Text description provided by the architects. The Mayor of Montlouis-sur-Loire has launched an ambitious urban study for the creation of a new town center – the Zone d’AménagementConcertée (ZAC), or special planning district, known as the “Heart of the City” – in this municipality of 12,000 inhabitants situated on the left bank of the Loire, 12 kilometers east of TOURS. A vast area of land was made available before beginning this urban development project, which comprises a diverse range of residences and services surrounding a landscaped public park. The town has demonstrated its ecological commitment by choosing a project management team with extensive experience in environmentally conscious design. The architect Philippe MADEC, a specialist in the subject, directed the team (BLM architects & BROISSAND Architects) in defining the urban project and the ground plan for the new constructions.
“The sequencing of the buildings (vertical and horizontal, architectural, etc.) will extend the diversity of the surrounding structures. The goal is to avoid creating a monolithic effect in the new section of town, which would contrast brutally with the existing, heterogeneous built environment. The buildings’ thin volumes should, incidentally, encourage the maximum number of housing accommodations with double exposure. The town and the developer are aiming to concretize a town-center project that is qualitative on all levels: landscape, architecture, quality of housing, functional diversity and environmental quality.”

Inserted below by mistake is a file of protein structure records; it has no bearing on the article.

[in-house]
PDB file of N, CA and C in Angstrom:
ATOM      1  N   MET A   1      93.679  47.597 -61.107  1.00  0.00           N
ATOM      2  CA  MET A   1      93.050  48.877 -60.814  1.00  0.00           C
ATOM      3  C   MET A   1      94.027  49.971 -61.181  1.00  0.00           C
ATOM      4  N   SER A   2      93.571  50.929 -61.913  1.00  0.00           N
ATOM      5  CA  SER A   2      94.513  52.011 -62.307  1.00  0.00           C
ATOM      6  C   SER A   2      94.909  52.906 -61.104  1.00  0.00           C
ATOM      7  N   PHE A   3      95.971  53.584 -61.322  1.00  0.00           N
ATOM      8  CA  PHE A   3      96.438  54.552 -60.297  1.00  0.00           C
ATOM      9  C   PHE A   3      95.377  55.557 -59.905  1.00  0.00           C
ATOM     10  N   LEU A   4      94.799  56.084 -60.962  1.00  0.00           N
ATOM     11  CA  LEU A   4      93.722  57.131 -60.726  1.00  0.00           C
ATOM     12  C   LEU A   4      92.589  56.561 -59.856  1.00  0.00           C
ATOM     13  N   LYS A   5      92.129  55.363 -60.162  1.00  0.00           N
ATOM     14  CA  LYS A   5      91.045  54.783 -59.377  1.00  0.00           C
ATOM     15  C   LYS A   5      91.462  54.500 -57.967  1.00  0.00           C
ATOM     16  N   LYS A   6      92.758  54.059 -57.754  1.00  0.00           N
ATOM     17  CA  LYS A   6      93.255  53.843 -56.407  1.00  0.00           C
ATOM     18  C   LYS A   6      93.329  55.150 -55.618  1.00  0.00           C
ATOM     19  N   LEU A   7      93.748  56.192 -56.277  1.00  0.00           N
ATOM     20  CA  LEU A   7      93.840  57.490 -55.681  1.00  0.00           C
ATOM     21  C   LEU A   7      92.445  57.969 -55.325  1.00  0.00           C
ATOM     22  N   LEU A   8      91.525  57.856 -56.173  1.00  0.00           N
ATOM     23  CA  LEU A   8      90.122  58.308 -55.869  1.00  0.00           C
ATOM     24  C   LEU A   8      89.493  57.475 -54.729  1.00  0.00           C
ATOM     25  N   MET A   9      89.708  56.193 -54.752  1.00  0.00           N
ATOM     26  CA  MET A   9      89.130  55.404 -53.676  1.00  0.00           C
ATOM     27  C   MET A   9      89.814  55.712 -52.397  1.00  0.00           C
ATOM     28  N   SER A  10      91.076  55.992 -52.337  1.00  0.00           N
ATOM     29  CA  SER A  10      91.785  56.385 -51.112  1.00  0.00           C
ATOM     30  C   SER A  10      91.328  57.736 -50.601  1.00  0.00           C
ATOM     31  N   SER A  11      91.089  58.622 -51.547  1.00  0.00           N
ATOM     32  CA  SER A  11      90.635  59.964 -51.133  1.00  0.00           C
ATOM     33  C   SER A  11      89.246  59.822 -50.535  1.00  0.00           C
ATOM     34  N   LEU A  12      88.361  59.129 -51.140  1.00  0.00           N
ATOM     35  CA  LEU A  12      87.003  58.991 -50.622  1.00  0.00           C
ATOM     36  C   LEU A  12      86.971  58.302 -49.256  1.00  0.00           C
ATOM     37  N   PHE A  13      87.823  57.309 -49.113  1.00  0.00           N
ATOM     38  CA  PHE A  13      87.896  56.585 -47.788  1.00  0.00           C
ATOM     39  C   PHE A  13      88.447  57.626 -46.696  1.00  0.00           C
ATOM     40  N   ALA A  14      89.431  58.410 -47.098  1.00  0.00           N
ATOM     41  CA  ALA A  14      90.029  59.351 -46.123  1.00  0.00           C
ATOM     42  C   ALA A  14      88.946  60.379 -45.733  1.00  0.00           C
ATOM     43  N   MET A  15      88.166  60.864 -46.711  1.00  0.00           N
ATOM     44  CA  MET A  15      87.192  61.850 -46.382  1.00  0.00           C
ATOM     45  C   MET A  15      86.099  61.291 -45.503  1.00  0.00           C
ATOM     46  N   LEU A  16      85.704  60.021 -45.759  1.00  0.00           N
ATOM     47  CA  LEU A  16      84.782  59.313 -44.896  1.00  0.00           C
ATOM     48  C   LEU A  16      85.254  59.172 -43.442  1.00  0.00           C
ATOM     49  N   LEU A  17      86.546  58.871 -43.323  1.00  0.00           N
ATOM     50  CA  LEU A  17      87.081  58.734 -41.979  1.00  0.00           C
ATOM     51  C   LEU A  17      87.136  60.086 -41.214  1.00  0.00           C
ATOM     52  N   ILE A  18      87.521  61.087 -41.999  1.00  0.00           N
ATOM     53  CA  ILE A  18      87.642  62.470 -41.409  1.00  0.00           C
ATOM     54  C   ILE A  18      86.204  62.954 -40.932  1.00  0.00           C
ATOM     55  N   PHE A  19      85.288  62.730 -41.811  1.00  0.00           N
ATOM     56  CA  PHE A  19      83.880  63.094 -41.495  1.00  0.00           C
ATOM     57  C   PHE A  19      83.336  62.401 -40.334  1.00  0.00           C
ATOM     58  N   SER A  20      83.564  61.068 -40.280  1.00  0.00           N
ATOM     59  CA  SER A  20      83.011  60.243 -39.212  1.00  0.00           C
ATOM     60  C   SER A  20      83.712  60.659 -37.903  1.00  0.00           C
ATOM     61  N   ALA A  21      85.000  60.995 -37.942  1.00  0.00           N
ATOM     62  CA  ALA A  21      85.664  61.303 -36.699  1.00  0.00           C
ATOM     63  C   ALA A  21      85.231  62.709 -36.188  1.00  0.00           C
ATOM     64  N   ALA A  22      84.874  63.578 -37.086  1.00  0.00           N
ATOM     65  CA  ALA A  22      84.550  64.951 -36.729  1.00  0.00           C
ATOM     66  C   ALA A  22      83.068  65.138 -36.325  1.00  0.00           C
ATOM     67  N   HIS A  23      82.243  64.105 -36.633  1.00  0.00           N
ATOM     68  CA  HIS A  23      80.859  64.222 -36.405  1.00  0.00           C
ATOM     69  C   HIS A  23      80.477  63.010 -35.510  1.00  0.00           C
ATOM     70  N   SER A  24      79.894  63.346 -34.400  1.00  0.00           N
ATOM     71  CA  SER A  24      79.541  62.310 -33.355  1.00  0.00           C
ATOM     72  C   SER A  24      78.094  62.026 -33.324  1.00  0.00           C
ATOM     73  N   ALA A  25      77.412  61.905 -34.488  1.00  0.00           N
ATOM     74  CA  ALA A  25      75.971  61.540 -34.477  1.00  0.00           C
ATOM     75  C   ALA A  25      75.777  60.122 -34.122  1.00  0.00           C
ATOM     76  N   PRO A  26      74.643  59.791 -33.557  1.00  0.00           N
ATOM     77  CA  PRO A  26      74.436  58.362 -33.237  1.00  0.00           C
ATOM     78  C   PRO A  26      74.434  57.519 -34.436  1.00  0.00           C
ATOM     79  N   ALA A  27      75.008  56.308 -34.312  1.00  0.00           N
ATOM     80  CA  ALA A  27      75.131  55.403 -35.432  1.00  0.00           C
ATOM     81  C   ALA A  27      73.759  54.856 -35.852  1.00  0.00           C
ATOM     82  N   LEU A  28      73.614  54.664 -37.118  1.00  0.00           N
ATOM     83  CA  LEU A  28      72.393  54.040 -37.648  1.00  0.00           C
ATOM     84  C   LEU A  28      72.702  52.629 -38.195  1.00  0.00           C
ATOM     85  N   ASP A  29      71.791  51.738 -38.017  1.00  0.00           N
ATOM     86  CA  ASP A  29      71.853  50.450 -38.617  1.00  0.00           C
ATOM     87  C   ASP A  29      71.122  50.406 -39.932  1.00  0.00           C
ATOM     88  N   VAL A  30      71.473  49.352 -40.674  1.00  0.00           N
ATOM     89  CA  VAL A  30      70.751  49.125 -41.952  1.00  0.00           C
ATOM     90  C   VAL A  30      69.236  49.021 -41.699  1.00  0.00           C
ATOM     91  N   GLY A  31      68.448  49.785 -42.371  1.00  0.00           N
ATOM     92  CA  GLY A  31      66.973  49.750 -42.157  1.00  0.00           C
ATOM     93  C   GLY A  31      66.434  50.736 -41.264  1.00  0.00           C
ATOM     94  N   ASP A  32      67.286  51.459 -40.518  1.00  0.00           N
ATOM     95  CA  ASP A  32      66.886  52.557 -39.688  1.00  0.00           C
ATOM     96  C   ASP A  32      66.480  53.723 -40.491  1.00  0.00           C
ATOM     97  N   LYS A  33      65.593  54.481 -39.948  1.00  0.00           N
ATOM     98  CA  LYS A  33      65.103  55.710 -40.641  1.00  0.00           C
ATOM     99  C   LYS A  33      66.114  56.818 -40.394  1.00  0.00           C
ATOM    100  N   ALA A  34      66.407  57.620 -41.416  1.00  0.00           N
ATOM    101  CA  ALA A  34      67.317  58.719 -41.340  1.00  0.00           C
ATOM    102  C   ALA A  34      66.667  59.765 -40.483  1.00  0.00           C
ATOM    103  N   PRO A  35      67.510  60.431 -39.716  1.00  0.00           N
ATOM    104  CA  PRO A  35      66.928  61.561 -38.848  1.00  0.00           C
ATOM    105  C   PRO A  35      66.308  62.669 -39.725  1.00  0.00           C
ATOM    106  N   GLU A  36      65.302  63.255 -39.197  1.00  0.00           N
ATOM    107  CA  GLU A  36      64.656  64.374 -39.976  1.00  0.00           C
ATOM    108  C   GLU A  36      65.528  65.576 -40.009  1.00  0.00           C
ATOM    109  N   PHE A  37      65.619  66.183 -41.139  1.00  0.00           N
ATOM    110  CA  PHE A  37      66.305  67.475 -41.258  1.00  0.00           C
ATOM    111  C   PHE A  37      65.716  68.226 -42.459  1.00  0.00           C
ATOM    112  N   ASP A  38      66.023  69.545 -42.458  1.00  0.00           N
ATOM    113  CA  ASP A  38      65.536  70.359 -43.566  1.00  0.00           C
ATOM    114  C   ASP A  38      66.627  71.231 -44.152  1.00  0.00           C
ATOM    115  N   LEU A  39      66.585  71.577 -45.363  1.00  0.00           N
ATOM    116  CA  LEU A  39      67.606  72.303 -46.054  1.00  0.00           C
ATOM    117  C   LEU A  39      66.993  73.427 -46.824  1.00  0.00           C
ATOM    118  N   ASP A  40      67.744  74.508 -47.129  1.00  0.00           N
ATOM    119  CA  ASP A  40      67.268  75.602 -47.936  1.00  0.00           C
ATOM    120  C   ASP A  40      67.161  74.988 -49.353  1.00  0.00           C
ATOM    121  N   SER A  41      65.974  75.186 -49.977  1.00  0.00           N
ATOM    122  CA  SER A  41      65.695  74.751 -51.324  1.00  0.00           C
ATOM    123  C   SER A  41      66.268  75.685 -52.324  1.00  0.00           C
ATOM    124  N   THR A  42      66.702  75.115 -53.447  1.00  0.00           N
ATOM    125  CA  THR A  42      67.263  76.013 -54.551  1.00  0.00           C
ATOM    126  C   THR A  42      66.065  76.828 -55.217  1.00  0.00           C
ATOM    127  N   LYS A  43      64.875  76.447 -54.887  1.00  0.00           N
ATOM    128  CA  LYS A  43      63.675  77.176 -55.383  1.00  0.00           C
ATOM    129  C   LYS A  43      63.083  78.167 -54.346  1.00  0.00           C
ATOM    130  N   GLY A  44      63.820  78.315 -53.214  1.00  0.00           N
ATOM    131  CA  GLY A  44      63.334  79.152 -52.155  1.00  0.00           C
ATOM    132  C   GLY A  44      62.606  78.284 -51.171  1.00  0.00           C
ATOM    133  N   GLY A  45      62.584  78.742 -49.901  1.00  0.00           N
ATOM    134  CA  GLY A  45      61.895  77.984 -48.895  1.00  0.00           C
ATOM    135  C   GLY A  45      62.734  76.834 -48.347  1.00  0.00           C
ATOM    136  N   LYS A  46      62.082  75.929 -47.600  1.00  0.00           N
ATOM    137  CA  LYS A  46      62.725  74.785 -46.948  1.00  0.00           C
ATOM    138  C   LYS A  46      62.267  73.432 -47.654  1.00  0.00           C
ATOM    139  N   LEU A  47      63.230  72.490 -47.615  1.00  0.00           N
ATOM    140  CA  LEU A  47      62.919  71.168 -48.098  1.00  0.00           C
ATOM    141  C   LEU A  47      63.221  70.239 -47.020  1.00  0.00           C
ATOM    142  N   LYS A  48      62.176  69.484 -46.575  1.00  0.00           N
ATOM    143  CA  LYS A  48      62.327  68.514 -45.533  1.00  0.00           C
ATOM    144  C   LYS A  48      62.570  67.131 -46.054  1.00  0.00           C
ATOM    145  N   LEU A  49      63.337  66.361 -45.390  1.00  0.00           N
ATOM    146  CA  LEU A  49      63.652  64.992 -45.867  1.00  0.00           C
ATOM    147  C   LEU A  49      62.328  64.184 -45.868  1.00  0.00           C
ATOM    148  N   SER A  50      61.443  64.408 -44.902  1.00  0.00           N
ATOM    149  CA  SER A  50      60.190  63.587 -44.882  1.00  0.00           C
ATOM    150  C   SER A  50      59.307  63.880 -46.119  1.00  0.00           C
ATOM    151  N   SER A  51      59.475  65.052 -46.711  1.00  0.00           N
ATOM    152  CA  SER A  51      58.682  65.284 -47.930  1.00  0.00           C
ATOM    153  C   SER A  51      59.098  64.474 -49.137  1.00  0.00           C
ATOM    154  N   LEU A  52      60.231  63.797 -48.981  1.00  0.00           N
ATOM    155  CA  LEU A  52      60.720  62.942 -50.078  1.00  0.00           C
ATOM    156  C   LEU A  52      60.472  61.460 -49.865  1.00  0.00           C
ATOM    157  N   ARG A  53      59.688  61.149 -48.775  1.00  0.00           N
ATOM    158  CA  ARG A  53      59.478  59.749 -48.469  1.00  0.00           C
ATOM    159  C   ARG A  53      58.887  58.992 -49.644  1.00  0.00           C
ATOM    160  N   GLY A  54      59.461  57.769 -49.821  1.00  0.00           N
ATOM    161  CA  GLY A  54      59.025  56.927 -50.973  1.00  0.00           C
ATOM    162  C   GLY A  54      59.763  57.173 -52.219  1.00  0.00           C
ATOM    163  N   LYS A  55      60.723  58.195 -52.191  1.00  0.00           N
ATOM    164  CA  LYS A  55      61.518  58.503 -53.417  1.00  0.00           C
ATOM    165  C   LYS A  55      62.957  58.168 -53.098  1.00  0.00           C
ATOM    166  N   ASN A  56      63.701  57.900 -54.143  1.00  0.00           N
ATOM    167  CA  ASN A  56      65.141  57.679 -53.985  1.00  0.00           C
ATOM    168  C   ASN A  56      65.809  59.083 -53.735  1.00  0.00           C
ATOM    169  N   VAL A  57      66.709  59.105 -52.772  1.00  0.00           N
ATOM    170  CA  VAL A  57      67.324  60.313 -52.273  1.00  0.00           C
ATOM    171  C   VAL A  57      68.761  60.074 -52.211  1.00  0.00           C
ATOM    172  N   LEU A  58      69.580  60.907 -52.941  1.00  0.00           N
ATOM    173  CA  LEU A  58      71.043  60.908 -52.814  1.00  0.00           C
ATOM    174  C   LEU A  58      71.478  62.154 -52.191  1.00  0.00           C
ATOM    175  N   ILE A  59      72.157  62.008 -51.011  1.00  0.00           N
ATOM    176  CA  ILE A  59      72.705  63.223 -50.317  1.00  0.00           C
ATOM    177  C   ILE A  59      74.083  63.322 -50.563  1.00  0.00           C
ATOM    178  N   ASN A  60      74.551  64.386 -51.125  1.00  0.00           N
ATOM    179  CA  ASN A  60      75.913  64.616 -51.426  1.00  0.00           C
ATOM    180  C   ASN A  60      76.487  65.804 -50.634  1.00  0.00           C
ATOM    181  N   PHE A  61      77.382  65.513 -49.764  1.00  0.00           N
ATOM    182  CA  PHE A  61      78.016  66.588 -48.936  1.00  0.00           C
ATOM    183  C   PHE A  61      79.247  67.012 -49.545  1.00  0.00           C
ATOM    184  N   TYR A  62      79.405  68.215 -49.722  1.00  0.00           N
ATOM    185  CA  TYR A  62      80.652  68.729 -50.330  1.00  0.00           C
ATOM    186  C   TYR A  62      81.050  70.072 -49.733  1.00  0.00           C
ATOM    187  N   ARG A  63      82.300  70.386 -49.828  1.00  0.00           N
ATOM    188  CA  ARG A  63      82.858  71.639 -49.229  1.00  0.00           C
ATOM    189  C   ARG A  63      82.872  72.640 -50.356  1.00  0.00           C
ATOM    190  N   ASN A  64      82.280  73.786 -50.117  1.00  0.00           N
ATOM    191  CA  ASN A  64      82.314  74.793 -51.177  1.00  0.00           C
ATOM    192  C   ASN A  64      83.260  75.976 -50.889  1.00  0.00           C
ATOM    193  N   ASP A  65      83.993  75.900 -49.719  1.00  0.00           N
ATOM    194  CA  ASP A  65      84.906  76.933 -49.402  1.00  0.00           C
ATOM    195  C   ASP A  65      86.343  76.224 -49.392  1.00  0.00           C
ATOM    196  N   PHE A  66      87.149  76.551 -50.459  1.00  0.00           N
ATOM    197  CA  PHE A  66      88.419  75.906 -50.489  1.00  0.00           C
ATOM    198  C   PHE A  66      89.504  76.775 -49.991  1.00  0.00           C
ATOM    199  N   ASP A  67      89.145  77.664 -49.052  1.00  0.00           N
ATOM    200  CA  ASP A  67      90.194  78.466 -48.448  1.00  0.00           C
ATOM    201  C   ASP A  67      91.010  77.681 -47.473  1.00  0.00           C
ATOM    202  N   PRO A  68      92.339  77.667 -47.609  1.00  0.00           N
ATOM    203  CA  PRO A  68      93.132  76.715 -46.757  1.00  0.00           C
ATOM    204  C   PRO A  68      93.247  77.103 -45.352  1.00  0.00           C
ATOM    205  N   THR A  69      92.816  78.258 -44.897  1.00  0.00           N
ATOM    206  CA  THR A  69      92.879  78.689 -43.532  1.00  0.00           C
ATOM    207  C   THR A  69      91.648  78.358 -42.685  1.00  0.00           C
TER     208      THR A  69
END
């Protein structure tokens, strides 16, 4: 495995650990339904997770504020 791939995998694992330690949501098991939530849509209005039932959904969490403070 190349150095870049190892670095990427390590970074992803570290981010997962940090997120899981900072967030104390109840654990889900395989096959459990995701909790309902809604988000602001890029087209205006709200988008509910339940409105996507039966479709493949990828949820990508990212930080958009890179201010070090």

Our architectural plan for 49 social housing estates was the first to be launched after the municipality’s approval of the urban planning project. In order to extend and concretize the environmental requirements indicated in the specifications for the project, we undertook our study after having visited several exemplary developments with similar environmental and economic objectives and built within a comparable urban context. The eco-district of Freiburg in Germany was amongst the emblematic and persuasive experiments that have influenced our work, and with which we wish to affirm a connection. The special relationship maintained between private and collective areas (the communal service areas – the exterior spaces) is particularly successful and establishes the conditions for effective community-living and social interaction. During our visit, we noted the quality of public spaces (interior and exterior), sites of exchange and collective activity upon which the success of such a project depends.
The quantifiable energy aspect (solar panels – insulation – heat production – etc.) of the environmental agenda is combined with the implementation of collective residential practices designed to encourage the sharing of equipment (crèches – laundry facilities – garage – etc.) and resources (water – heating – waste disposal). These two aspects of the sustainable development approach are complementary, demonstrating the success of this eco-district: ecology as a practice of the collective habitat.